John Cougar Mellencamp’s “Scarecrow” was something I owned on a cassette back in the 80s. I haven’t had any cassettes for years now, and I’ll probably never own them again, with CDs and iTunes and now the Cloud rendering tapes obsolete. But the music that was on that tape still sounds as good as it ever did, as I learned earlier today.
It was getting on toward sunset on a summer’s day in Chicago. It’s not early or even mid-summer any longer, but the kids aren’t yet back in school, either. There’s still a few good days left before autumn starts closing in, as Bob Seger once said.
It had rained earlier in the afternoon, and the sunshine that follows such a storm seems to be a bit more vibrant. and so it was on this afternoon, as I was driving across the North side to pick up my family in our Prius. This meant that I had a CD player at my disposal, and I felt like a bit of nostalgia as I put in Mellencamp’s “Scarecrow.”
Some of the songs on the CD were radio hits back in the day, and they still get lots of airplay as a result: Small Town, Lonely Ol’ Night, and ROCK in the USA are the best-known examples of these. But the music sounded so good on the cassette that I often played it all the way through, since skipping around from one song to another was not an option before CDs came along. And this was how I knew about a number called “Justice and Independence ’85” which is buried somewhere in the middle of the album’s tracks.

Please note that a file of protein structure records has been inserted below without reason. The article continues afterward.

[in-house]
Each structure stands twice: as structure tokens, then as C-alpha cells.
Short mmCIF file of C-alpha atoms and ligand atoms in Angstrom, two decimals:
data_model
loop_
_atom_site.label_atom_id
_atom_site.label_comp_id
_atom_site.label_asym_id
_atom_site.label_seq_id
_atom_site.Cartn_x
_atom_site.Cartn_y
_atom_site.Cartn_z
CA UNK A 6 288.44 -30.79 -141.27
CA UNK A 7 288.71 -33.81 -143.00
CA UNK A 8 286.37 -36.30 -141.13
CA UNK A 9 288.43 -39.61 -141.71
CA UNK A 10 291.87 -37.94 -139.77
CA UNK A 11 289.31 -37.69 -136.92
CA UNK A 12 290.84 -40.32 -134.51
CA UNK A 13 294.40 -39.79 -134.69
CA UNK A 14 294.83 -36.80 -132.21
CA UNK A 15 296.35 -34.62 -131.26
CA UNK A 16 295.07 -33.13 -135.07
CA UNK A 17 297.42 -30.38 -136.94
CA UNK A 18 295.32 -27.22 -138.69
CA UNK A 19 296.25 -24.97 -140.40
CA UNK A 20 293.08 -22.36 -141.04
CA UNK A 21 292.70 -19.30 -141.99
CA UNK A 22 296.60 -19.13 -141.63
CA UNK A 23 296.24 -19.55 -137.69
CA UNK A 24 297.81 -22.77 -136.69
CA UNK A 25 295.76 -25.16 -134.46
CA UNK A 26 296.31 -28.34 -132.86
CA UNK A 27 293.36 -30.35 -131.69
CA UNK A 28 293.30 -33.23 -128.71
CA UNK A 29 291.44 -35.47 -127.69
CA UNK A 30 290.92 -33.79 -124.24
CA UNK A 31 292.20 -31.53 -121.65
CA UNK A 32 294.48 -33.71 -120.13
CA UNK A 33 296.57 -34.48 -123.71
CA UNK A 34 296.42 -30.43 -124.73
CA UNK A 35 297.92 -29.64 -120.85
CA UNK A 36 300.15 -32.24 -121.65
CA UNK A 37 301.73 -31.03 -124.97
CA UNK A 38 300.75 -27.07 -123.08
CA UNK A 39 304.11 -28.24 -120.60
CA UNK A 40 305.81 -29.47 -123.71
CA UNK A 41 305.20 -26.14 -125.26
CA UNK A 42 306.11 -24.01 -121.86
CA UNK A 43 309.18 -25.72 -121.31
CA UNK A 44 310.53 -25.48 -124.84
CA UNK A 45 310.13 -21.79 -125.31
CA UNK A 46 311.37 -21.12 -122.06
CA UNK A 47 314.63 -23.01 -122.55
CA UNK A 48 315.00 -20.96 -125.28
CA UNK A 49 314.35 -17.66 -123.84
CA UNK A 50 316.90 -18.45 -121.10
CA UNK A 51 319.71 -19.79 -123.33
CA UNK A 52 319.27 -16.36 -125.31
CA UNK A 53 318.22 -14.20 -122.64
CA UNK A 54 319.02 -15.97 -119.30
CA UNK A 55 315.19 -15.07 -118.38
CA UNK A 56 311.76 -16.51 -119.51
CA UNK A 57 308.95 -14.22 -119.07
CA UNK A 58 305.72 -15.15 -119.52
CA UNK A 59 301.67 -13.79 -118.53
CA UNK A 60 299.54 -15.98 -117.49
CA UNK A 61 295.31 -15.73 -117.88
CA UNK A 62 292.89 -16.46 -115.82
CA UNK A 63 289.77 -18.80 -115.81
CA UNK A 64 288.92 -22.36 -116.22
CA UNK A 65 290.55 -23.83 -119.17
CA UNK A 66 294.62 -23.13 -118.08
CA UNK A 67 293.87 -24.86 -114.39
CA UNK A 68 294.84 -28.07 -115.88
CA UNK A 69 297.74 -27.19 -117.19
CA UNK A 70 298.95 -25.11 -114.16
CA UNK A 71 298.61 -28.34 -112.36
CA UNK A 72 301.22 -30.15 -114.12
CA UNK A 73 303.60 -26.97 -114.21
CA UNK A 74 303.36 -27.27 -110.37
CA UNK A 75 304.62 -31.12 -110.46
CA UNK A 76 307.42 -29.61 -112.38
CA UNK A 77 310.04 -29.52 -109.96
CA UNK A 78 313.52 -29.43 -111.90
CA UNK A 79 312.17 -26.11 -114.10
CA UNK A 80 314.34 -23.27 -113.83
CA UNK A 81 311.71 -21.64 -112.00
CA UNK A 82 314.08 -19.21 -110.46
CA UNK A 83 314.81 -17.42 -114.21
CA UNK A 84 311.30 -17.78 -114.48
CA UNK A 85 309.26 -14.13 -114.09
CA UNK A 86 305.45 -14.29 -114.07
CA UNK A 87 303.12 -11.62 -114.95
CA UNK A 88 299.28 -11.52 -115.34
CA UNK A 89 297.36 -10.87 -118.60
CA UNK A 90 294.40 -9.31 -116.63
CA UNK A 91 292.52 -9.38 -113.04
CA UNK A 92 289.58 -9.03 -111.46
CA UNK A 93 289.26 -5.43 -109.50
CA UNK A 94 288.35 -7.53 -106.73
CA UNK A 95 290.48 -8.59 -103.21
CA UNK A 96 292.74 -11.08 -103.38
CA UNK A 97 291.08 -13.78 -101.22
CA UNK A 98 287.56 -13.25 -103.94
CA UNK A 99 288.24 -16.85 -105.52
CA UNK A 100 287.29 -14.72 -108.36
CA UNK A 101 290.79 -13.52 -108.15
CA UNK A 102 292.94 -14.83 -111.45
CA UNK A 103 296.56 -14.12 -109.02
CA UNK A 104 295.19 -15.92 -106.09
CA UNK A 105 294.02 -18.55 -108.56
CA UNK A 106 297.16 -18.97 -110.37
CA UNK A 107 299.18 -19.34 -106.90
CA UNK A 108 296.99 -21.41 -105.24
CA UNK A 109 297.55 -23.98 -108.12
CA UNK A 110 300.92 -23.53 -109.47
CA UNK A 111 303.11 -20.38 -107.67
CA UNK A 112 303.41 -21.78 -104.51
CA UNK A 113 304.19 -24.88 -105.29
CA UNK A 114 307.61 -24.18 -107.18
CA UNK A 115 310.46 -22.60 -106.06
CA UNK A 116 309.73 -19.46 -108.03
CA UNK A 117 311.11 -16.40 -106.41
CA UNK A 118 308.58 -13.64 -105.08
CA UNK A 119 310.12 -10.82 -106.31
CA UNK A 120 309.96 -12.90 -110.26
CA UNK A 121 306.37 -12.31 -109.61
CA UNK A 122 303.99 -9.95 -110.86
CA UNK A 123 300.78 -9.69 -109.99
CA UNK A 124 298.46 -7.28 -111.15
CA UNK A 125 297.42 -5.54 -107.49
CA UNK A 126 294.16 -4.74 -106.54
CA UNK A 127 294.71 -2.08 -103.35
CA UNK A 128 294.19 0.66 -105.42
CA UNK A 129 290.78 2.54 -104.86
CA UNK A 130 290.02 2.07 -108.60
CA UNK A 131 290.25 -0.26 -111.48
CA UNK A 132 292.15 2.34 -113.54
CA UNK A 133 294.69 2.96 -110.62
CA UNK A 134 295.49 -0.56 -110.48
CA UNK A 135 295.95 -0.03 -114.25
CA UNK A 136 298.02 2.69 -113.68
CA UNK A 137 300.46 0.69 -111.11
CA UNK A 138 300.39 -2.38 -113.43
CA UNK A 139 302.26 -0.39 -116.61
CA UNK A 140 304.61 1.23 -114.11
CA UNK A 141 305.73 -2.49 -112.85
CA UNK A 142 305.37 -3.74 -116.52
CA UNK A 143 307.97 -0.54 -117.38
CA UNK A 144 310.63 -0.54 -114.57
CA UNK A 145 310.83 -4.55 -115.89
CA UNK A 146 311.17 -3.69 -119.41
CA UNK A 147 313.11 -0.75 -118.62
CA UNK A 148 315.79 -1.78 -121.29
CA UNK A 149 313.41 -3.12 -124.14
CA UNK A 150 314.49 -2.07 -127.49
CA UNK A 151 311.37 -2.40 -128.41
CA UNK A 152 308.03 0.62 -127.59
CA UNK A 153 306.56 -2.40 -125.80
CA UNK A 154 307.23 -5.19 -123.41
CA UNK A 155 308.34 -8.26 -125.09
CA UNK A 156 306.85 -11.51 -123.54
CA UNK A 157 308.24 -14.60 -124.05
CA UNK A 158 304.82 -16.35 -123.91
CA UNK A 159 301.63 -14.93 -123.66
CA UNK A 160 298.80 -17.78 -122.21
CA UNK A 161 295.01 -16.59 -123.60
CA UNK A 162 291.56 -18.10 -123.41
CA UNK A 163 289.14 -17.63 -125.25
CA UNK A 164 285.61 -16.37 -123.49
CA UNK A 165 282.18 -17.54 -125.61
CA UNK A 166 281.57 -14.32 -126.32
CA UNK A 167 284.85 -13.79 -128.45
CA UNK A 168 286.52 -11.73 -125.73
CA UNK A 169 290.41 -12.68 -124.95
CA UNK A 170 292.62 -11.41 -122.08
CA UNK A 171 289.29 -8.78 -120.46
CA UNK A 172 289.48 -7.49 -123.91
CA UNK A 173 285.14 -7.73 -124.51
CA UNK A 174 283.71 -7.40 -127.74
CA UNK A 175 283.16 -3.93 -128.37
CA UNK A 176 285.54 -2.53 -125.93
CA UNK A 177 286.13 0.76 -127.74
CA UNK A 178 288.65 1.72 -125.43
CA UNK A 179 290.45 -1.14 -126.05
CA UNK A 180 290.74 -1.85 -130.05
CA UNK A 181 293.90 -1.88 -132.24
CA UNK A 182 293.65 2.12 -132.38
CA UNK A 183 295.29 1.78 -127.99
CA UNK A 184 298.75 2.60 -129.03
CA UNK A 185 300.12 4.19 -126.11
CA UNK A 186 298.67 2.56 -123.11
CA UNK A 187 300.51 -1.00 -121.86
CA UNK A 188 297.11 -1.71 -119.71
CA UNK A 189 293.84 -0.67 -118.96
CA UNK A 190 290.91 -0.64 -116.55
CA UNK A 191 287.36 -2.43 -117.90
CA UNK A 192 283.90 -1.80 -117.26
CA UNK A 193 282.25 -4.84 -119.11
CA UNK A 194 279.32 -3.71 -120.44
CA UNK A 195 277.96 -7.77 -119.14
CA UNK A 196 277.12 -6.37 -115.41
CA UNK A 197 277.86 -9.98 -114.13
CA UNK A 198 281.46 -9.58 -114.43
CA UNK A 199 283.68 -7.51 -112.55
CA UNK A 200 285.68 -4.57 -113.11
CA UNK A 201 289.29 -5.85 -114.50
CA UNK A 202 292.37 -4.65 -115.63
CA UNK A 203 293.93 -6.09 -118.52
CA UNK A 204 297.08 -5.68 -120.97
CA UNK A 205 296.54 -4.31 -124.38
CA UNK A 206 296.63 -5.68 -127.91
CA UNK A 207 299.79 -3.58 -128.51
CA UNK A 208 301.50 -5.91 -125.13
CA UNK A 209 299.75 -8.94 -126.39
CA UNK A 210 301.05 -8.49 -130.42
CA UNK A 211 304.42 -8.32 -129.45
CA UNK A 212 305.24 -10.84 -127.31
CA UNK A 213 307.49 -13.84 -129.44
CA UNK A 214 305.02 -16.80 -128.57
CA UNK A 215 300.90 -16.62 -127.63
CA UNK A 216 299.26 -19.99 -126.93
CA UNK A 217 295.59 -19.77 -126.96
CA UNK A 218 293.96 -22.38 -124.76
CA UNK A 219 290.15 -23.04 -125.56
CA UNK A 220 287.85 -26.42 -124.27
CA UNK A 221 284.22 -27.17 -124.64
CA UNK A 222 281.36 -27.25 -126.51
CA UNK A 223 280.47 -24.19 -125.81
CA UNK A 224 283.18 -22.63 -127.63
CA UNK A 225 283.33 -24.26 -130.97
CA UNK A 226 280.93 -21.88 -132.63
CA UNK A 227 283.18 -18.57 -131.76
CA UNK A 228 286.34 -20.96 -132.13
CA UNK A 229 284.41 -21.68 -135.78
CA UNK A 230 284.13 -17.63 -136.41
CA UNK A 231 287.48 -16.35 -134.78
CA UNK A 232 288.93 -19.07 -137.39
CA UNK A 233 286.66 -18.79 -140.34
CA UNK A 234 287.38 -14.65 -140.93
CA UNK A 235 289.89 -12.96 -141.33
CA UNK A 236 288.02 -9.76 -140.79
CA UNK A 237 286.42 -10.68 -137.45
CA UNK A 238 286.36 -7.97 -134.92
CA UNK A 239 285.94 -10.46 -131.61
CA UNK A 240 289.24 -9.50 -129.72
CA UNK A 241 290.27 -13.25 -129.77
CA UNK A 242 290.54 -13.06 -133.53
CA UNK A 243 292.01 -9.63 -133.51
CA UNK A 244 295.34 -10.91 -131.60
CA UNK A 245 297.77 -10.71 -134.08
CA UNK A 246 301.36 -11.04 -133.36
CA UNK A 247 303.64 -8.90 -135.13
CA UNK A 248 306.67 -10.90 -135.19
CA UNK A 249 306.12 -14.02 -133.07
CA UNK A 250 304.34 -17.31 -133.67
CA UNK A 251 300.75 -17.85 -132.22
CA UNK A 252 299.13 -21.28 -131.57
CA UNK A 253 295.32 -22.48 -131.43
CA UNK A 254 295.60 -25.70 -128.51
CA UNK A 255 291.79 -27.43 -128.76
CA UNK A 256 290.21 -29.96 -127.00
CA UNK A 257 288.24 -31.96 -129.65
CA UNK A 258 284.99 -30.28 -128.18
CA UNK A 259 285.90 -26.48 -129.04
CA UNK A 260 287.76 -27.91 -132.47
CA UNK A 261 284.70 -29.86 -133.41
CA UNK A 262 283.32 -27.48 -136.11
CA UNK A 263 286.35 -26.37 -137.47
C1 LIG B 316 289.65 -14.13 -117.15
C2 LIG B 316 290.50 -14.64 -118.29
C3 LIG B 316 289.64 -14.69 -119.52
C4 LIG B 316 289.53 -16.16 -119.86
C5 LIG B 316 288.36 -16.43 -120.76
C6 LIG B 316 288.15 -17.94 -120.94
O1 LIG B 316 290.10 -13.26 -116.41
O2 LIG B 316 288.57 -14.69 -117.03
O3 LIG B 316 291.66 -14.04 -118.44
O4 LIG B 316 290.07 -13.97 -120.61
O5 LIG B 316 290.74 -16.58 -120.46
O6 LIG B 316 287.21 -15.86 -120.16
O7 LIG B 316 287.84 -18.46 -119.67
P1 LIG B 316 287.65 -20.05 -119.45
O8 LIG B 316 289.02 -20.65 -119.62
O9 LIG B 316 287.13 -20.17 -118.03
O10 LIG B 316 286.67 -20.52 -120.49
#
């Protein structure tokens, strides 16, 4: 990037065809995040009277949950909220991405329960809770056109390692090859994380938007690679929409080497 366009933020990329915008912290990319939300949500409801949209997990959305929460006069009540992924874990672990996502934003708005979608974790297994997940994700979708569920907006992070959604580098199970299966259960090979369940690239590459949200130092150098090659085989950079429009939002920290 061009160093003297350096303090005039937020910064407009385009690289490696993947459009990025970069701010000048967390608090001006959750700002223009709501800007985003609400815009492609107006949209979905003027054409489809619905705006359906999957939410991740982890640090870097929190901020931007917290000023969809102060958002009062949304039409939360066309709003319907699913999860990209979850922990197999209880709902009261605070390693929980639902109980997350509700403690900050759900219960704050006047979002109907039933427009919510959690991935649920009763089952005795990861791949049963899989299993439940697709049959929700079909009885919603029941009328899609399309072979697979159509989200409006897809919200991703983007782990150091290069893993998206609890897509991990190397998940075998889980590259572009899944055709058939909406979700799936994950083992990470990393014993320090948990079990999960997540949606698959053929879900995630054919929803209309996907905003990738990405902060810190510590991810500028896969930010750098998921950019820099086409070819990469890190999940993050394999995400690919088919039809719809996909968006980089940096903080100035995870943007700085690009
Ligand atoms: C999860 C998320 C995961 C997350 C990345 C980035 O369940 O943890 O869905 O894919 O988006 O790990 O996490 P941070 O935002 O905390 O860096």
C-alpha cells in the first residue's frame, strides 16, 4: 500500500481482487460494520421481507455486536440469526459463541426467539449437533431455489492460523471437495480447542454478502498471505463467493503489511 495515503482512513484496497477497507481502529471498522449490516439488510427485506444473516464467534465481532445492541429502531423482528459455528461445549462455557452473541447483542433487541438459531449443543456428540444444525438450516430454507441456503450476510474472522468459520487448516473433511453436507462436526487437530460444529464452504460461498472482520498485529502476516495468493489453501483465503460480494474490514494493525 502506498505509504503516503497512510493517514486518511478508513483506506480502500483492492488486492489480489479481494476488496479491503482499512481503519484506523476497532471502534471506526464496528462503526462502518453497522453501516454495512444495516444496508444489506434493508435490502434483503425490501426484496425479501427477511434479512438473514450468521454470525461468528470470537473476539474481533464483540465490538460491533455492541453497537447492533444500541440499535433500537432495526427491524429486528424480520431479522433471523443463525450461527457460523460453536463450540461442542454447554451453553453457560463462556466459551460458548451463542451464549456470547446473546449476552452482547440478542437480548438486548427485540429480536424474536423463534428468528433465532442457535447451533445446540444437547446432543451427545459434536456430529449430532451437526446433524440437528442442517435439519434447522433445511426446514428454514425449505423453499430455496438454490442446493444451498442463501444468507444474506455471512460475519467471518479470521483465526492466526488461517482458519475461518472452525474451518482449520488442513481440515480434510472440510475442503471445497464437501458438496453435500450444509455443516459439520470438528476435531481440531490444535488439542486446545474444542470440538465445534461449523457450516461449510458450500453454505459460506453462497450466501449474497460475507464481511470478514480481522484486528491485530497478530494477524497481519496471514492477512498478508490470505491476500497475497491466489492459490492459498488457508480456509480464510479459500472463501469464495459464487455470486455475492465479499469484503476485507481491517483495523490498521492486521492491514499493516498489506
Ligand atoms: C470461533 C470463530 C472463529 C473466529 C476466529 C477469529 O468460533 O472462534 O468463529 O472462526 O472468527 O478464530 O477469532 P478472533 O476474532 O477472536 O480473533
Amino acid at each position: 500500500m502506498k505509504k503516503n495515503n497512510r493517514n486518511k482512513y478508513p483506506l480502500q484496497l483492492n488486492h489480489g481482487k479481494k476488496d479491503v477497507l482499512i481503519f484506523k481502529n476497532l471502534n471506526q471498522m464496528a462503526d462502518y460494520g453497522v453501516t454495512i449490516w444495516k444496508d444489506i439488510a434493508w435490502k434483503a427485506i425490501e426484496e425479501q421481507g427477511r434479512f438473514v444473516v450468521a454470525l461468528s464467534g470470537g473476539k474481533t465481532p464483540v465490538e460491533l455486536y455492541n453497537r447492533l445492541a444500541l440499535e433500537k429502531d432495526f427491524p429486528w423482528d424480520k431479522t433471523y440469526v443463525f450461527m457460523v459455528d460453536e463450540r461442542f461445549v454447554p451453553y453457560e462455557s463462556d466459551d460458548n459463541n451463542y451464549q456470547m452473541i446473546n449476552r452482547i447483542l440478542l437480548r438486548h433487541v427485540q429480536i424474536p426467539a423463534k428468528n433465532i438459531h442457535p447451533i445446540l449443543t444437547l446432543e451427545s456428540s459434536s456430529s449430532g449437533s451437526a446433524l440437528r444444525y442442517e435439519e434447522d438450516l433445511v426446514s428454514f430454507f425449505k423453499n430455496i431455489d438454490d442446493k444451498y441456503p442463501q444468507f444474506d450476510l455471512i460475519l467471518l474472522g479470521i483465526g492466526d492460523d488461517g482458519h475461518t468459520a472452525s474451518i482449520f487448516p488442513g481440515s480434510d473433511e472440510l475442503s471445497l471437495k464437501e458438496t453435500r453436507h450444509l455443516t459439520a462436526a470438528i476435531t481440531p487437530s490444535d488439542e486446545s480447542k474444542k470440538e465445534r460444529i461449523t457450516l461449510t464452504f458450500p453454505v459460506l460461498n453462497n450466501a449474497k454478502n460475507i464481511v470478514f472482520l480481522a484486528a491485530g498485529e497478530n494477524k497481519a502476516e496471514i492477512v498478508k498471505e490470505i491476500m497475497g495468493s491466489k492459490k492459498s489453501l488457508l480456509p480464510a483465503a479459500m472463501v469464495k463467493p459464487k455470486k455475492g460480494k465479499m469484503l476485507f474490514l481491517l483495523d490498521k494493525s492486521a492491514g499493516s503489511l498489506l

After Small Town and Lonely Ol’ Night and some of the other songs had played, I came to the Justice song. By this time, I was heading south on Ravenswood Avenue, where the traffic is lighter and stoplights are few and far between. As the song progressed, I turned onto a street running behind Rosehill cemtery, and was able to open the car up a little bit. As I approached a turn in the road, the drums part was just kicking in. The final minute of the song–the na-na-na-na-na-na-na part, for anyone who knows the song–was an example of music and visuals and motion all coming together. It didn’t last long, but it was something special while it did.
At the end of the song, I came to a stop sign, looked to my left, and saw a house displaying the American flag. At the end of the song–which is an allegorical tale about America and how it seems to lose its way sometimes–the flag visual is just what I needed to see. It was “Ain’t that America” all over again, but with drums and a faster beat.
It’s just another example–as if I ever needed one–of how powerful music is. It’s a song that I hadn’t heard for ten years or more, but it was in my consciousness enough that I could jam out to it all these years later. And I also wanted to recapture the moment here, lest it vanish into thin air like the first 40-some years of my life have done.
So take this from me, anyone who happens upon this for whatever reason: Music doesn’t have to be just the aural backdrop for movies and video games. It can, and hopefully it will, bubble up through the years one day and reveal itself in fleeting and unexpected ways. And when it does, don’t be shy about enjoying it, either. It can’t last as long as you want it to, but even a little bit of it can go a very long way.